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The title might not be accurate, but here is my question:

Let $\lambda$ be the Lebesgue measure on some measurable space $(\mathbb{R}^2, \mathcal{A})$. Assume $A\in \mathcal{A}$ is such that $A = X \times Y$, where $X$ is a non-measurable subset of $\mathbb{R}$ with respect to the Lebesgue measure on some $\sigma$-algebra on $\mathbb{R}$, and $Y = \emptyset$ or $Y = \{y\}$, ${y}\in \mathbb{R}$. Is the Lebesgue measure of A identically equal to zero, or is it non-measurable? I know that generally $\lambda (A) \neq \lambda(X) \, \lambda(Y)$, still I would like to say that $\lambda(A) = 0$, since $A$ either has no extension in the space $\mathbb{R}^2$ or consists of line segments, which are null sets.

Thank you.

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I think you mean $Y = \{y\}$ instead of $Y = y$. Also, the Lebesgue measure is usually not defined/considered on the whole power set, since it is not $\sigma$-additive there.

Finally, your set $A$ is always Lebesgue measurable with measure zero, since

$$ A \subset \mathbb{R} \times \{y\}, $$

where the right hand side is a null-set. But (since the Lebesgue measure is complete) subsets of null-sets are null-sets, so that $A$ is measurable with Lebesgue measure zero.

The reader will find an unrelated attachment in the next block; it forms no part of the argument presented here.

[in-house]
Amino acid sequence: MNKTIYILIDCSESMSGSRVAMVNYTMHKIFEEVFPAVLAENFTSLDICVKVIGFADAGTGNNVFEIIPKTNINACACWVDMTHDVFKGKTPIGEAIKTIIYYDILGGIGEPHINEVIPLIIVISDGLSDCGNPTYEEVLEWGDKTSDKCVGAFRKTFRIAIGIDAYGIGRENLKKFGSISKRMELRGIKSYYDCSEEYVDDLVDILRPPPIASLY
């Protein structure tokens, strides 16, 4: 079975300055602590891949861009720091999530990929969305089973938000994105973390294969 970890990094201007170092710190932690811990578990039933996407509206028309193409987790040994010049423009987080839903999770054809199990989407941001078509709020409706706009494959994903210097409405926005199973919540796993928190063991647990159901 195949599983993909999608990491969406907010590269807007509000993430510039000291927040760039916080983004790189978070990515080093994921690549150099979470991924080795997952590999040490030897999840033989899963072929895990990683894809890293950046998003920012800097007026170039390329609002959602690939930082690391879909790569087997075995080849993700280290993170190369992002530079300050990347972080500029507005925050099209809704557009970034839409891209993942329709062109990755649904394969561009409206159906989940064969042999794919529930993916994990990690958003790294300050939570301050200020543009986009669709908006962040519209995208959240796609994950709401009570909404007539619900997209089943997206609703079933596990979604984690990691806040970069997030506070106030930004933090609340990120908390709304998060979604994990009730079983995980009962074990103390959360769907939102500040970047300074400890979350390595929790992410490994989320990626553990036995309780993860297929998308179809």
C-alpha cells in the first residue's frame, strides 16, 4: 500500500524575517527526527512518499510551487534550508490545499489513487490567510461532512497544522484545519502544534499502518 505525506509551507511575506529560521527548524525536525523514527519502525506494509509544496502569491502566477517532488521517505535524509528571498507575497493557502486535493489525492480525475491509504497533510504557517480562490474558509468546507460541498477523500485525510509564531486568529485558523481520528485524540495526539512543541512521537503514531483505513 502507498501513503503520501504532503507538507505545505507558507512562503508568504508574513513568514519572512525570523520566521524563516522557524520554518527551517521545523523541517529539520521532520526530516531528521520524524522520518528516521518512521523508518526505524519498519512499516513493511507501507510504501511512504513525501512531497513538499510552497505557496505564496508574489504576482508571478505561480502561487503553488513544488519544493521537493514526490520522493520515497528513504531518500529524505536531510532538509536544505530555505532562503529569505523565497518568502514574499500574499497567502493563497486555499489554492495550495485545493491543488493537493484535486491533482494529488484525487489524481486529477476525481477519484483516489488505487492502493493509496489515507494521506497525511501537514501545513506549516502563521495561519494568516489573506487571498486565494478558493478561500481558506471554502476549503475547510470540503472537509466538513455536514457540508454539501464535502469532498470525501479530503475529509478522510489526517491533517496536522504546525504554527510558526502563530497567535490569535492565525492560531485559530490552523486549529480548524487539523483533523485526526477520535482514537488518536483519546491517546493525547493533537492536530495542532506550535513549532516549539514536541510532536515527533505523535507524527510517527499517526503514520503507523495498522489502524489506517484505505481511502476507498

EDIT: Now that you have edited the question, it is important to point out that the argument above only works as long as we are talking about Lebesgue measurability. If we want to have Borel measurability, the claim is no longer true.

To see this, recall from the Fubini theorem that if $A$ is Borel measurable, then so is every "section"

$$A_z = \{x \in \Bbb{R} \mid (x,z) \in A\}.$$

If you apply this to $z = y$ with $Y=\{y\}$, we get $A_y = X$, which is not measurable. This shows that the Lebesgue measure on $\Bbb{R}^2$, restricted to the Borel $\sigma$-algebra is not complete.

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    $\begingroup$ I assume the OP meant the Lebesgue outer measure on $\mathcal{P}(\mathbb{R}^2)$. $\endgroup$
    – Jason
    Feb 11, 2015 at 9:04
  • $\begingroup$ Sorry, my bad to define it on the whole power set. But the question is relevant for the Lebesgue outer measure as well, as Jason pointed out. I will edit the question with your comments in regard. Thank you for your answer, now I know how to approach it. $\endgroup$
    – Raibyo
    Feb 11, 2015 at 9:20

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